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Guest Post: Global Kids

Today we welcome Global Kids to Goodworks! Global Kids works to ensure that urban youth have the knowledge, skills, experiences and values they need to succeed in school, participate effectively in the democratic process, and achieve leadership in their communities and on the global stage. A nationally known educational nonprofit, Global Kids combines global learning, youth development, and experiential learning strategies to work closely with underserved, at-risk youth, to improve their academics, prepare them for college and careers, and to cultivate the next generation of leaders.

Tshala Pajibo is a senior at McKinley Technology High School who plans to study literature next year in college. She joined Global Kids this summer for the Global Gateways Summer Institute and was selected to be one of the eight students who travelled to Costa Rica for a week-long service-learning trip. Tshala is a long-time resident of Columbia Heights who is active in her community and at church.

Complexities of Development: An Account by Tshala Pajibo

Here in Costa Rica we have been learning about development and some of the complexities that come with it. It really resonated with me and my experience in DC.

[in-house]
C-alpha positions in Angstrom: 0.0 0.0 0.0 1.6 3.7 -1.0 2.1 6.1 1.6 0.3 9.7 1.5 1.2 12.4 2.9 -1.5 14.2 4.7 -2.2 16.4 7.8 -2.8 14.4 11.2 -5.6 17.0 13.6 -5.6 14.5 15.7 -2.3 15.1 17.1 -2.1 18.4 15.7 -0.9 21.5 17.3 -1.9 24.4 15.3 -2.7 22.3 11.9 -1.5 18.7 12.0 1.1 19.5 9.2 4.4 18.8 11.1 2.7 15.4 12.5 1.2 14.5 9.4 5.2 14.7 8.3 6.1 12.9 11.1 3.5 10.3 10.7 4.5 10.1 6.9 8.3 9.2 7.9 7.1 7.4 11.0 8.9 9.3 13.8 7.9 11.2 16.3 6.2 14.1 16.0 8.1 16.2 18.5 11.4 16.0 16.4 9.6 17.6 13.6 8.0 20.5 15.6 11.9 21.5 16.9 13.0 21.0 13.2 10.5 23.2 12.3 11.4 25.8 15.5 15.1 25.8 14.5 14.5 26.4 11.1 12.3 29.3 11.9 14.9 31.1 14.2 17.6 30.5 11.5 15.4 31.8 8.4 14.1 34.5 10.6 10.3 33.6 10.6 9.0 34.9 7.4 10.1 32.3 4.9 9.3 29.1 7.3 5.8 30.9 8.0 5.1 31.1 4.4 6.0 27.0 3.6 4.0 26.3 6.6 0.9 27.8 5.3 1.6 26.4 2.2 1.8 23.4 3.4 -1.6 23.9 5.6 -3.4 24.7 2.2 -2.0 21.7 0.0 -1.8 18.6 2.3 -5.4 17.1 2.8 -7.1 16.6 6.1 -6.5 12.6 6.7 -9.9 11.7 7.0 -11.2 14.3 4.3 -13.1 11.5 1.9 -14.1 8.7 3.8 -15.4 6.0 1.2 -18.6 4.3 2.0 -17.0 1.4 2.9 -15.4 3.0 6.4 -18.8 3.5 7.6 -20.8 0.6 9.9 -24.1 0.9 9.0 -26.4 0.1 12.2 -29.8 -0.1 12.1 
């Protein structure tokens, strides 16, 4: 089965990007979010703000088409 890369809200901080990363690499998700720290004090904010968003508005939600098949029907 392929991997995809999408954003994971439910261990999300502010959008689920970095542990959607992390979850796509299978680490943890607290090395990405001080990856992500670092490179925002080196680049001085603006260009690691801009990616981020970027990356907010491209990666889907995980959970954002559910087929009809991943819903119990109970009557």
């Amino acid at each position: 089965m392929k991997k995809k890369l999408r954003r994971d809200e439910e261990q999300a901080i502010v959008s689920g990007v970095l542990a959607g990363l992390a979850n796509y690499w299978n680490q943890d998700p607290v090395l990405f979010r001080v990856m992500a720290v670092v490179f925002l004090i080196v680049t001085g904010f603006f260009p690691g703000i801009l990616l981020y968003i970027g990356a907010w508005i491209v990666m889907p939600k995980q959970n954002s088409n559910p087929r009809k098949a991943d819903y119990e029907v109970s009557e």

You see, the house that I live in- my grandma’s house – is really, really old. They have been in Columbia Heights since the Great Migration. The house, which used to be painted pink to keep it cool in the DC heat, is the family center- from family meetings to cookouts to graduation parties. Everything is held there.

It used to be in a shady neighborhood where you couldn’t go out after dark. Then it started getting better, when neighbors started looking after one another. Then the local stores started to leave. The carry-out that my brothers frequented moved because they weren’t getting business. Now there’s a strip of chain stores like Sprint, 7/11, and Target. Meanwhile, the empty houses on the block started getting fixed up, so they didn’t look weird.

That’s when my family got a letter from the DC government saying that we would have to paint our house. My grandma has always had the house painted pink to keep it cool. Now the letter said that the house was too different and was impacting the property values of other houses. It’s already hard to meet the changing prices of things, so we painted the house brown and burgundy to avoid fines.

With the increases in property tax and the cost of living, poor people are forced to move from their homes. My neighbors have changed from being families who have been here forever to people that stay for just a few years.

It’s these changes that make gentrification hard. It may not seem significant that my family had to paint over the pink paint that my grandmother loved so much, but it’s an example of how sometimes I feel like I am being made invisible in my own neighborhood. It makes me understand how some of the people in Puerto Viejo feel now that they are being move from their land for development.


To learn more about Global Kids, please visit:


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